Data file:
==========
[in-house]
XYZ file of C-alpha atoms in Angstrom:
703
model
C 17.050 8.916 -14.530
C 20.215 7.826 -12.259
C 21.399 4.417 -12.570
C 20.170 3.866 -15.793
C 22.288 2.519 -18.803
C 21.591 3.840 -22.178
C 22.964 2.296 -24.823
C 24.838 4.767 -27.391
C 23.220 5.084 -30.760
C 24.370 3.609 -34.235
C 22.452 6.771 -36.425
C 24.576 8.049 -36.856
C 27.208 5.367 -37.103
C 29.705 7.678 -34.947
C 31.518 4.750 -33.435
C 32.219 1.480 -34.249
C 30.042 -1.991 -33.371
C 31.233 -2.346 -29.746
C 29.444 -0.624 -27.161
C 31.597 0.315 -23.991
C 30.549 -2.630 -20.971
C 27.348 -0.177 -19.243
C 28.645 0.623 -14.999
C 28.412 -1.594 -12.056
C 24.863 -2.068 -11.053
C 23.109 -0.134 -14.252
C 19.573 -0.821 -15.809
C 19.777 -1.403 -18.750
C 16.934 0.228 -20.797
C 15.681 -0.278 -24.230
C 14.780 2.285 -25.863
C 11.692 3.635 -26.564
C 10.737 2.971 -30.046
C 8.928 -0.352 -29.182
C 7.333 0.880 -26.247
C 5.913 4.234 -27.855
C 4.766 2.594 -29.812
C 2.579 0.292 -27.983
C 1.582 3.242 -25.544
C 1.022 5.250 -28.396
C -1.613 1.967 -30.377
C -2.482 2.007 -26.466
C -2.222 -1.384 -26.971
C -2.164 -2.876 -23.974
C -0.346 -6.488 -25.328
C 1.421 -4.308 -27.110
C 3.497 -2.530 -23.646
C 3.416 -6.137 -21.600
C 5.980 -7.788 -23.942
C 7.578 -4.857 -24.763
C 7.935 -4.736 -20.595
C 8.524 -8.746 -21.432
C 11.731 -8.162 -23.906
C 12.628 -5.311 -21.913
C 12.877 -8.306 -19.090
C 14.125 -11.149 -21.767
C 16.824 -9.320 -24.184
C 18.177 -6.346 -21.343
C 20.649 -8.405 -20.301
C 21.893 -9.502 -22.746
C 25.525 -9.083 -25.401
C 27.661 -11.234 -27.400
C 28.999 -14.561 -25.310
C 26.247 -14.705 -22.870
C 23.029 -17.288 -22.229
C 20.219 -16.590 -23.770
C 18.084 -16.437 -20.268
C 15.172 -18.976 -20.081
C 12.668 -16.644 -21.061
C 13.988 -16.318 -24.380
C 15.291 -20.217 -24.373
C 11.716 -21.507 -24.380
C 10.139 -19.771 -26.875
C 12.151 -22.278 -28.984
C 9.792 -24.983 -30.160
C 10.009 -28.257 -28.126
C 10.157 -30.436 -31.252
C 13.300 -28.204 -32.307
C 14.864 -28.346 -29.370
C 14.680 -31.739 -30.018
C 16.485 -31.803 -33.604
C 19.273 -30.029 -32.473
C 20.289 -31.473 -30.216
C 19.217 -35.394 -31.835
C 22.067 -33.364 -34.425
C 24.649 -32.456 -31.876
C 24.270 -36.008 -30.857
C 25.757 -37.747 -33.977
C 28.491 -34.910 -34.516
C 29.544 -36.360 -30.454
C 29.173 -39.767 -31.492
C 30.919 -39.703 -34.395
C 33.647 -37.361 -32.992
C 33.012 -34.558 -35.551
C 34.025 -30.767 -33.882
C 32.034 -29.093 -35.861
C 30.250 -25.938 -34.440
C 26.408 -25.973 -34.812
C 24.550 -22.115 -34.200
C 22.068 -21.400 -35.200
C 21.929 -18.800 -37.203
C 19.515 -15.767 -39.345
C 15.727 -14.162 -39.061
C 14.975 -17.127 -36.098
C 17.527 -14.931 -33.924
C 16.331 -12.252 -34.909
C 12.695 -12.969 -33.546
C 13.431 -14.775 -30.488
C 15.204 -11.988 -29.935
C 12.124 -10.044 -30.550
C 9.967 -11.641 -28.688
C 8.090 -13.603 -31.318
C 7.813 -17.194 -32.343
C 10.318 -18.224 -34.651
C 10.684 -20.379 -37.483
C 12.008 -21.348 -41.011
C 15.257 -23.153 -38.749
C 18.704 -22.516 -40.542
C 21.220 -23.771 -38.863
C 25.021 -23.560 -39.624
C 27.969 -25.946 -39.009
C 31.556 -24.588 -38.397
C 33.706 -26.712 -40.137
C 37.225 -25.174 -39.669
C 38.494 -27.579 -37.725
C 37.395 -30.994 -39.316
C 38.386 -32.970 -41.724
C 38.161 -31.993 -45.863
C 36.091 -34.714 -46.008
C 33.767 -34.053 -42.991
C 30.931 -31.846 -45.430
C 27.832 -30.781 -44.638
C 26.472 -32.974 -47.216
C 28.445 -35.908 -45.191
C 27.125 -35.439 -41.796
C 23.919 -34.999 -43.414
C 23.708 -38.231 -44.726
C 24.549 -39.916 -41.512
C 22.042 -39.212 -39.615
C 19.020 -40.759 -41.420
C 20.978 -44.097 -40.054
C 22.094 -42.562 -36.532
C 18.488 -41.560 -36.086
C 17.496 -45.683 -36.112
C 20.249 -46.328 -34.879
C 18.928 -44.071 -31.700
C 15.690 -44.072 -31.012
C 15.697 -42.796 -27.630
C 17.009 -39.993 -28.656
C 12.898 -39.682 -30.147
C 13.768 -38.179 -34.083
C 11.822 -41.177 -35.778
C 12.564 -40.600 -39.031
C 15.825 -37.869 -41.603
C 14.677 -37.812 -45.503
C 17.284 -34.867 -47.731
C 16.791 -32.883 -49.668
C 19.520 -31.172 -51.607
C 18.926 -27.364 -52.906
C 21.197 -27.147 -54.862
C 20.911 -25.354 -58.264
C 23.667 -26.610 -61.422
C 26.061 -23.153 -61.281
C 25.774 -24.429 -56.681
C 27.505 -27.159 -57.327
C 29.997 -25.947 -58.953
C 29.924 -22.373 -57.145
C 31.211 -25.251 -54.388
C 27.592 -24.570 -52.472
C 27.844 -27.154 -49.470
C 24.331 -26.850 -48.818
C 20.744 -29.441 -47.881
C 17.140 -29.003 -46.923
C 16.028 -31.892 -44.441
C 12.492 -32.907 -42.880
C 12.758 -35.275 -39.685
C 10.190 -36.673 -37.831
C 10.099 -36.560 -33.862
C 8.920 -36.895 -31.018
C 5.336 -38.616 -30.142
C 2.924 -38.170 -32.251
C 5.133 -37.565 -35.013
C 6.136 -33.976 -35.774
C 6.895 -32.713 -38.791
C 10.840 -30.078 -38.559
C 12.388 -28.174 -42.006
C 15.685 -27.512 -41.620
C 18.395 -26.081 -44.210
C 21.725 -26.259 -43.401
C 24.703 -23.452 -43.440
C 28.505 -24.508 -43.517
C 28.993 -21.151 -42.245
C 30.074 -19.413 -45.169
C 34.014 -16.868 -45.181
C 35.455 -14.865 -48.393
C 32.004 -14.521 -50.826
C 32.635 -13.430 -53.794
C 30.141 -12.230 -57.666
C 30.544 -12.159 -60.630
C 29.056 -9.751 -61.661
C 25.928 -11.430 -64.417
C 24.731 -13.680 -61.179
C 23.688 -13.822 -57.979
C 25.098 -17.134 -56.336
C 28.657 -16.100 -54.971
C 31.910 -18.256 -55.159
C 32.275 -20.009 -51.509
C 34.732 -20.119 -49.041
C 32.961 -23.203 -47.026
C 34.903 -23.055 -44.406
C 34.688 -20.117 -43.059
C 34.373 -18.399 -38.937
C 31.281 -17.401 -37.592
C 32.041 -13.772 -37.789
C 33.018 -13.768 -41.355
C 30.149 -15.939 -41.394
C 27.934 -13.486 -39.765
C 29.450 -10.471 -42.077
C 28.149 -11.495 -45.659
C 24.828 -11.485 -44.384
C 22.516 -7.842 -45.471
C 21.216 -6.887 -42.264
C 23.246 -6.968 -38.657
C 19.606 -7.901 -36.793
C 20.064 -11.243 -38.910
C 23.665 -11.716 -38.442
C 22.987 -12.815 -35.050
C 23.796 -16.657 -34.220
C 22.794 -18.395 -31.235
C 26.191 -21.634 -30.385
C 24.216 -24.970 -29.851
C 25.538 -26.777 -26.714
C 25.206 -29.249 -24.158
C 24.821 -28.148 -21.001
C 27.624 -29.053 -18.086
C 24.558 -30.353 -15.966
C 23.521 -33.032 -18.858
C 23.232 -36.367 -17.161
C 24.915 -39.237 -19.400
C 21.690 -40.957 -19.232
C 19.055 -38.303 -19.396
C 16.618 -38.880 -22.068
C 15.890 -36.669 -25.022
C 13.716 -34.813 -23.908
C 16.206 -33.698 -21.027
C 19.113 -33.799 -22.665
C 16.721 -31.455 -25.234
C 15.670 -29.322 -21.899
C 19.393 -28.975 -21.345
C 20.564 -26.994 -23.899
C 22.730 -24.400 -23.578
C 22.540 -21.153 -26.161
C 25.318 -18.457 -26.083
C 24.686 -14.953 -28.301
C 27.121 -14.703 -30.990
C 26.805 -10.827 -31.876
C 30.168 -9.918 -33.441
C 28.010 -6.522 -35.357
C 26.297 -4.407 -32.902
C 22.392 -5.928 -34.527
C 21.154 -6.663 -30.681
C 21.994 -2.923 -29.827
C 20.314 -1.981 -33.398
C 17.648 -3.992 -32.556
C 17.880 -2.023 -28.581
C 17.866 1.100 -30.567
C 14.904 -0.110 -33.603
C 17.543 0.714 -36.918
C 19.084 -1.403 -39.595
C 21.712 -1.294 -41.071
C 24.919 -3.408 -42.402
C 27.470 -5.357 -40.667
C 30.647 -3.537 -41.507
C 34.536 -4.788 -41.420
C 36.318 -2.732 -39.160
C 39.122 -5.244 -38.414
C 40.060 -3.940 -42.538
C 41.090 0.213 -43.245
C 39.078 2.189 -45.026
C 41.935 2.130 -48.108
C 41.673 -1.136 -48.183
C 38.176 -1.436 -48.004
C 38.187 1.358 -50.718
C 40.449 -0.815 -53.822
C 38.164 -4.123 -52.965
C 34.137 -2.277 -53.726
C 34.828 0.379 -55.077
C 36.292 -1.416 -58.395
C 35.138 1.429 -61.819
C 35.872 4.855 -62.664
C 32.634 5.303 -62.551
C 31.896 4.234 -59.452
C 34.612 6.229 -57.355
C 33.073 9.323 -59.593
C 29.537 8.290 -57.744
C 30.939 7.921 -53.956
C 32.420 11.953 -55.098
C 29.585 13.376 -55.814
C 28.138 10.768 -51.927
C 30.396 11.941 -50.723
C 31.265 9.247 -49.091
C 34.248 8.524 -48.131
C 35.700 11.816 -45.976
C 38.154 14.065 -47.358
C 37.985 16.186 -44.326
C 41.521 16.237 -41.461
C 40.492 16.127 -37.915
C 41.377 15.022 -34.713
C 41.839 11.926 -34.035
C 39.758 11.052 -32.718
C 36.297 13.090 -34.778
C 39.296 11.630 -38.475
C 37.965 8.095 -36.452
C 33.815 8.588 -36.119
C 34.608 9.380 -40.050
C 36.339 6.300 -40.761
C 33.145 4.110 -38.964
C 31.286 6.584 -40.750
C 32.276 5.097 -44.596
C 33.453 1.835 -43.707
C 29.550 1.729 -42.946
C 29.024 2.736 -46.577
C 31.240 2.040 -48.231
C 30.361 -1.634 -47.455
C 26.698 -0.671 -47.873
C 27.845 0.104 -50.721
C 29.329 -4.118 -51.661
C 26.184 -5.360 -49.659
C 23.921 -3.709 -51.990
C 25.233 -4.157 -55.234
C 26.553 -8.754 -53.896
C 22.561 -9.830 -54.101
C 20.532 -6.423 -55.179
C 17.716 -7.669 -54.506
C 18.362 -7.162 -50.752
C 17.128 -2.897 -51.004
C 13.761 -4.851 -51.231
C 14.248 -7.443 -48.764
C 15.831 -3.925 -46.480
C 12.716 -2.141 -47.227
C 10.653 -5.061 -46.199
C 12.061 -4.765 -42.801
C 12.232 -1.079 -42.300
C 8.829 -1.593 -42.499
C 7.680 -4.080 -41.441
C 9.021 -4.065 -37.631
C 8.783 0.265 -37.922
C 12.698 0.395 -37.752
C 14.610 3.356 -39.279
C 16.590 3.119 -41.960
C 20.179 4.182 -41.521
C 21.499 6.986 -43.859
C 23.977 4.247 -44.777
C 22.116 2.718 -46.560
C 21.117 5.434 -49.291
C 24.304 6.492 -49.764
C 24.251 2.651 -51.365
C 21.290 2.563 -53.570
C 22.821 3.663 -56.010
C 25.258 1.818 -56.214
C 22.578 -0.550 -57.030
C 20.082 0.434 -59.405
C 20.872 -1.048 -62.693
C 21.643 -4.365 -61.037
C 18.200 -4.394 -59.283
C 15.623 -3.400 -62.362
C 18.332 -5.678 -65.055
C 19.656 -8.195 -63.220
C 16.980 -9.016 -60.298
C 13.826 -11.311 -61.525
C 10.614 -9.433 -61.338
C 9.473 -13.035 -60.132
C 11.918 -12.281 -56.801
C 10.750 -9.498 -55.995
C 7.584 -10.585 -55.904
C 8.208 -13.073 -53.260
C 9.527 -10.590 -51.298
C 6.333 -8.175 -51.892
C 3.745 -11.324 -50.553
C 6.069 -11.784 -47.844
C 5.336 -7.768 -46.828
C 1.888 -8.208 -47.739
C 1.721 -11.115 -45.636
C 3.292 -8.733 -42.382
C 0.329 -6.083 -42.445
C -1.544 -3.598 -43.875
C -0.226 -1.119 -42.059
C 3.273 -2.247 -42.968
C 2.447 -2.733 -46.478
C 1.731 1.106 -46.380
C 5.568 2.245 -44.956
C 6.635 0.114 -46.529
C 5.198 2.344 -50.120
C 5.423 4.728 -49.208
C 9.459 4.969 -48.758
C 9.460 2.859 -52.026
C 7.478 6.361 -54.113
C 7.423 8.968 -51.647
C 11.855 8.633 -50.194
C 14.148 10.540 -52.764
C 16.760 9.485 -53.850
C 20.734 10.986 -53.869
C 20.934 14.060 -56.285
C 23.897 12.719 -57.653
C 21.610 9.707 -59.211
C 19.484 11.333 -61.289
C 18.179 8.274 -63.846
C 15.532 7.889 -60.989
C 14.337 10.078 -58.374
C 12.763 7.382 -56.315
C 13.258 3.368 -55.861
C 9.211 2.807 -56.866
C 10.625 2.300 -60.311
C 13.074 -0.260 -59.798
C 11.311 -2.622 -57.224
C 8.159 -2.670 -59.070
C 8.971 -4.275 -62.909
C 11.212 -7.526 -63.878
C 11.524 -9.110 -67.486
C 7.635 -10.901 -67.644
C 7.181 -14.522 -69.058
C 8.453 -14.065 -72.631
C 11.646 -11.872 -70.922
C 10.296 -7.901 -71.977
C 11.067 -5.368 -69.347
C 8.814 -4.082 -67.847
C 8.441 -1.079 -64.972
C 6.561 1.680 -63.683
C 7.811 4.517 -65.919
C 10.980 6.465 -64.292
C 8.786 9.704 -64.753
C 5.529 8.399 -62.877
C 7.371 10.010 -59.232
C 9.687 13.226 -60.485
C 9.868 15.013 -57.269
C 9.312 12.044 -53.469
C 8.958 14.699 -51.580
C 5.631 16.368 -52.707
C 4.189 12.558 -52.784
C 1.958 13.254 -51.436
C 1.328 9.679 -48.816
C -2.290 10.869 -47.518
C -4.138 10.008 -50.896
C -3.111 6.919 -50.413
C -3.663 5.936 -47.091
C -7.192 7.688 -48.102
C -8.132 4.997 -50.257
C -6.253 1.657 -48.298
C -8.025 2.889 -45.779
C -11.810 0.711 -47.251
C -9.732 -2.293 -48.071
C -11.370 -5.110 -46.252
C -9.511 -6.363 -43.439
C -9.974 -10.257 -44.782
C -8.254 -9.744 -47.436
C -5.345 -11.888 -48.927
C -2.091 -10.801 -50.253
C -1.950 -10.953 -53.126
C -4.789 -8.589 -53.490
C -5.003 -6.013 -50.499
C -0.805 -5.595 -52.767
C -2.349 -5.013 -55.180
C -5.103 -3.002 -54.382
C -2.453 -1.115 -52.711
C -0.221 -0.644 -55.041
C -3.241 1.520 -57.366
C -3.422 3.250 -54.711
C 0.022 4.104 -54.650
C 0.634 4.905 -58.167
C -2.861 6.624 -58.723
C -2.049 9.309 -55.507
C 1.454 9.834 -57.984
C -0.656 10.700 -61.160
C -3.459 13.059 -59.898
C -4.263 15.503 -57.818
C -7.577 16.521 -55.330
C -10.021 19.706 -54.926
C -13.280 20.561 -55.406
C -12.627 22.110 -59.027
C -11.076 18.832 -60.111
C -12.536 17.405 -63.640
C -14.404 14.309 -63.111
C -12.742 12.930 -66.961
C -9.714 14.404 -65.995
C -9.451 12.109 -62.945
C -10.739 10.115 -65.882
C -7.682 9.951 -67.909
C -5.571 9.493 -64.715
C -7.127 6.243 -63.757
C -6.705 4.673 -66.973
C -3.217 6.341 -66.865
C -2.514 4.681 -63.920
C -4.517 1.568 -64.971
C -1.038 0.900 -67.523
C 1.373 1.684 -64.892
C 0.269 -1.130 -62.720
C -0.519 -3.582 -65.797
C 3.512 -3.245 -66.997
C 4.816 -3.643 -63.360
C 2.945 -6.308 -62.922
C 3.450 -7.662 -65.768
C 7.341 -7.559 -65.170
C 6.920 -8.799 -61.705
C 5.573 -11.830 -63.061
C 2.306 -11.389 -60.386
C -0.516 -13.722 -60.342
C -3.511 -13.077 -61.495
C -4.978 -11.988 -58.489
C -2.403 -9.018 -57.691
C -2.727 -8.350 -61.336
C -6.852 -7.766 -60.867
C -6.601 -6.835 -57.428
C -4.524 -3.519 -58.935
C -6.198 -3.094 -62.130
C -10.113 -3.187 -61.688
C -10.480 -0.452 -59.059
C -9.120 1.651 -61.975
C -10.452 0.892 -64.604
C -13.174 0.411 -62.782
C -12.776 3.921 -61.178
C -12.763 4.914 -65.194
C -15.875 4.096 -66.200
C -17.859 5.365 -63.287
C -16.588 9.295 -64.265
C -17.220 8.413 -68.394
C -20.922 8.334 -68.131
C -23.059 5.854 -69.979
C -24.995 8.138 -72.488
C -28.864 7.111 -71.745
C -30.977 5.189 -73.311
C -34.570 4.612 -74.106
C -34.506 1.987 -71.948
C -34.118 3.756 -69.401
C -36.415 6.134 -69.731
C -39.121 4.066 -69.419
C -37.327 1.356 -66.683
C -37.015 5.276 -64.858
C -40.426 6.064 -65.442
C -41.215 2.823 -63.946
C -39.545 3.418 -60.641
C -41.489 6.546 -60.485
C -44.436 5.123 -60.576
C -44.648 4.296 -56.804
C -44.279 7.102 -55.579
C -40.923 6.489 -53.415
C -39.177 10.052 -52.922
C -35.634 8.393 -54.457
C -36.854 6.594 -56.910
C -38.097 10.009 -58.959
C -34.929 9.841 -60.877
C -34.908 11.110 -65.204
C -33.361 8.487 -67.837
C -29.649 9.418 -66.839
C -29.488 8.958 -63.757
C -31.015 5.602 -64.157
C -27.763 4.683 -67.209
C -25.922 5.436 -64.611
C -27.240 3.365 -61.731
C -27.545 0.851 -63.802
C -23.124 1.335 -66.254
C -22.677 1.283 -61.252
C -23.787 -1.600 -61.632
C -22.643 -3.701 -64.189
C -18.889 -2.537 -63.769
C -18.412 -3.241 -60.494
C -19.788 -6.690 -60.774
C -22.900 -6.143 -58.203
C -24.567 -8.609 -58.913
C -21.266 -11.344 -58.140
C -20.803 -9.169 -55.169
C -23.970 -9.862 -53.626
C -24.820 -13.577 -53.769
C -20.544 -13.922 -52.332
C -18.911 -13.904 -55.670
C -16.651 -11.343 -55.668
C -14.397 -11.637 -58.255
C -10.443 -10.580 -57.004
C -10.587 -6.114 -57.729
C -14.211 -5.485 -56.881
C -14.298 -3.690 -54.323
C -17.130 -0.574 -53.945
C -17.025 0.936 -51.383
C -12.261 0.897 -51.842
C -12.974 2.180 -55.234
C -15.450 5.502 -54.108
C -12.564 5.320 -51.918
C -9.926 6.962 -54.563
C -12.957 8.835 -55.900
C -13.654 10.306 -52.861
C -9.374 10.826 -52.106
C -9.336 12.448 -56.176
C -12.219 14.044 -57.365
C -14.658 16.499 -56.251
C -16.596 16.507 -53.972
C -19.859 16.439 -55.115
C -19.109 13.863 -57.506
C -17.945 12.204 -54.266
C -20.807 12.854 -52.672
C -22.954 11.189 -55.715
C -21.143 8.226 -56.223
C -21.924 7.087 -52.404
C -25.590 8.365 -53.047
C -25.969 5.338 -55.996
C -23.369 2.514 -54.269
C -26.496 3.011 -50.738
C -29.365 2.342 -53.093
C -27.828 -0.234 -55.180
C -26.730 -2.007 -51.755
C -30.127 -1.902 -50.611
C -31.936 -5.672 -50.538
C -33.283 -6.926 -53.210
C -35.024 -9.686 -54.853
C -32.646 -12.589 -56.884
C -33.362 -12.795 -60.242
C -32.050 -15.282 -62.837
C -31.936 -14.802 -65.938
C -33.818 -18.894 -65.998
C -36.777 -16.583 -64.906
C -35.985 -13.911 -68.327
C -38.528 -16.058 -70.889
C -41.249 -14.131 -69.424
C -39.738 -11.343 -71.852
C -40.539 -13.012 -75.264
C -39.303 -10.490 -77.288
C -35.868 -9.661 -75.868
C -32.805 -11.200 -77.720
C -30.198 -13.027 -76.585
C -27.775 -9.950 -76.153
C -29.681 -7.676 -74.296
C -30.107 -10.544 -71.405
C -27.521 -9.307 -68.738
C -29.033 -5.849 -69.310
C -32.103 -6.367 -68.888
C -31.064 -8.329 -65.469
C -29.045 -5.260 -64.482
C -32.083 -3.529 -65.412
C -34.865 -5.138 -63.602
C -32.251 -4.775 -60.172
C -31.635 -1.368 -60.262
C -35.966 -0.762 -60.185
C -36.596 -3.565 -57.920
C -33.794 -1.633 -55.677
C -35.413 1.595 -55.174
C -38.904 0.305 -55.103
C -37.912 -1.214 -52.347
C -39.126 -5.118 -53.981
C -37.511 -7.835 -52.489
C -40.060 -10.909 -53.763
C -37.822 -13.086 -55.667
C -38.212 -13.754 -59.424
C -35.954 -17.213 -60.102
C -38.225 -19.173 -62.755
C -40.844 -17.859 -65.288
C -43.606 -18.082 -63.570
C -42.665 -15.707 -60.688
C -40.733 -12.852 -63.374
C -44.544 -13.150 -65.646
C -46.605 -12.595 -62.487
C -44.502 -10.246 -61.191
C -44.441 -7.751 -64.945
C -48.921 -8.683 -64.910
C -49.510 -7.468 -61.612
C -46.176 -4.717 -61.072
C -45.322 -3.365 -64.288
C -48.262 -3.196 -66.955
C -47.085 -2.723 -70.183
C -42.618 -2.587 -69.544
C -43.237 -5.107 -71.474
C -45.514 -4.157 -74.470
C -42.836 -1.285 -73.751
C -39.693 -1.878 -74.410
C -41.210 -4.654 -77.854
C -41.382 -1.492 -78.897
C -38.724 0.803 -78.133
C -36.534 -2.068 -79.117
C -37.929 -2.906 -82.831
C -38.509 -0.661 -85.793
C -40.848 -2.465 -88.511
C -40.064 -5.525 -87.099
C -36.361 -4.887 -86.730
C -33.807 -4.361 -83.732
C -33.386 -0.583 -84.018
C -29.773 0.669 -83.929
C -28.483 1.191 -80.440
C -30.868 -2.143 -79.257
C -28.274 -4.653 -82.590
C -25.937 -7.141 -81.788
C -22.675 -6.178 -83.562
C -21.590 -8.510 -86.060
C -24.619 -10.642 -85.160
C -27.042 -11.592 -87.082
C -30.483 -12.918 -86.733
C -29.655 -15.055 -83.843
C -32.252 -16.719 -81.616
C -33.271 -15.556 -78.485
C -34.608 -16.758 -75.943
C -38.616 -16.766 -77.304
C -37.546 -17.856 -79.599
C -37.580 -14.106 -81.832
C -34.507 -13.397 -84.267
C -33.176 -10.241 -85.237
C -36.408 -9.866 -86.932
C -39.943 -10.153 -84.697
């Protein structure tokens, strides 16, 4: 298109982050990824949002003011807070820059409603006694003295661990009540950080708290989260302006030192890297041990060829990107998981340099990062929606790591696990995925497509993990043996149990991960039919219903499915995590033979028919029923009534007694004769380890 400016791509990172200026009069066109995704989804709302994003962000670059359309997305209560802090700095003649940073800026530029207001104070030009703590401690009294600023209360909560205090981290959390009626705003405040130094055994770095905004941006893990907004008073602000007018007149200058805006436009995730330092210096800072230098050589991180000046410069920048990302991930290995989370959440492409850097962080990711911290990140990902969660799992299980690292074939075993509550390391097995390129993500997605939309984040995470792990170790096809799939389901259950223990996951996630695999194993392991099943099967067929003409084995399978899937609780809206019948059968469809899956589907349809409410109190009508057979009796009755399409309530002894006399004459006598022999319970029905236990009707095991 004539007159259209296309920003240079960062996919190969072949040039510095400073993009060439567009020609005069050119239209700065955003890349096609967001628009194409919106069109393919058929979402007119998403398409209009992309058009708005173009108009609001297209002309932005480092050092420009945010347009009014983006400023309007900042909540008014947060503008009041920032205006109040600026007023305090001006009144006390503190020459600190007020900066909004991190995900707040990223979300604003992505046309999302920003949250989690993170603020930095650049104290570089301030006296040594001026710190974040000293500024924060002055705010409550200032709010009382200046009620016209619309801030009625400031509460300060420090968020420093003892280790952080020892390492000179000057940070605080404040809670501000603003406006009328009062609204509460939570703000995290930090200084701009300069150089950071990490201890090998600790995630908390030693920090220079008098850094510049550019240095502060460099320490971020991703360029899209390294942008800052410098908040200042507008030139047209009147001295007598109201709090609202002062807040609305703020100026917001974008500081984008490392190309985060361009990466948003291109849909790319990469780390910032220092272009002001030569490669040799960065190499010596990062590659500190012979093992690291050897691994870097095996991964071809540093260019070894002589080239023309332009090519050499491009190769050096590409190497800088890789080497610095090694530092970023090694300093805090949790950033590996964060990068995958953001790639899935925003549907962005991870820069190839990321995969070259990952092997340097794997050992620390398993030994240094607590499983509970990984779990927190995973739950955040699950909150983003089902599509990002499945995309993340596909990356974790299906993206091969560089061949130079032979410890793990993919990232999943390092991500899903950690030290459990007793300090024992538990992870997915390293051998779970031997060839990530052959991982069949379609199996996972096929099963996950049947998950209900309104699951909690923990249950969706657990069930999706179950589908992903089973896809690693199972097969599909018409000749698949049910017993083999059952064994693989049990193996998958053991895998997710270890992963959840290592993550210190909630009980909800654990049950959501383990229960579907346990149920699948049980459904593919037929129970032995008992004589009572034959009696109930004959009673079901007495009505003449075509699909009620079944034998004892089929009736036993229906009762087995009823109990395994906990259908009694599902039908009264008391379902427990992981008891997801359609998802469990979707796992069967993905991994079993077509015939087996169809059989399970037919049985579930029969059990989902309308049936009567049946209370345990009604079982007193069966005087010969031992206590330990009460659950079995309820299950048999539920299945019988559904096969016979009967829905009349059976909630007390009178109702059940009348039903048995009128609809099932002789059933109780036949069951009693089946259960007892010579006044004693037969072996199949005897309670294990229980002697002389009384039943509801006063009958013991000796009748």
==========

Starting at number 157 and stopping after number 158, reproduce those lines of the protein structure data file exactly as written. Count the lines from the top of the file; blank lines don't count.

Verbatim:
C 12.564 -40.600 -39.031
C 15.825 -37.869 -41.603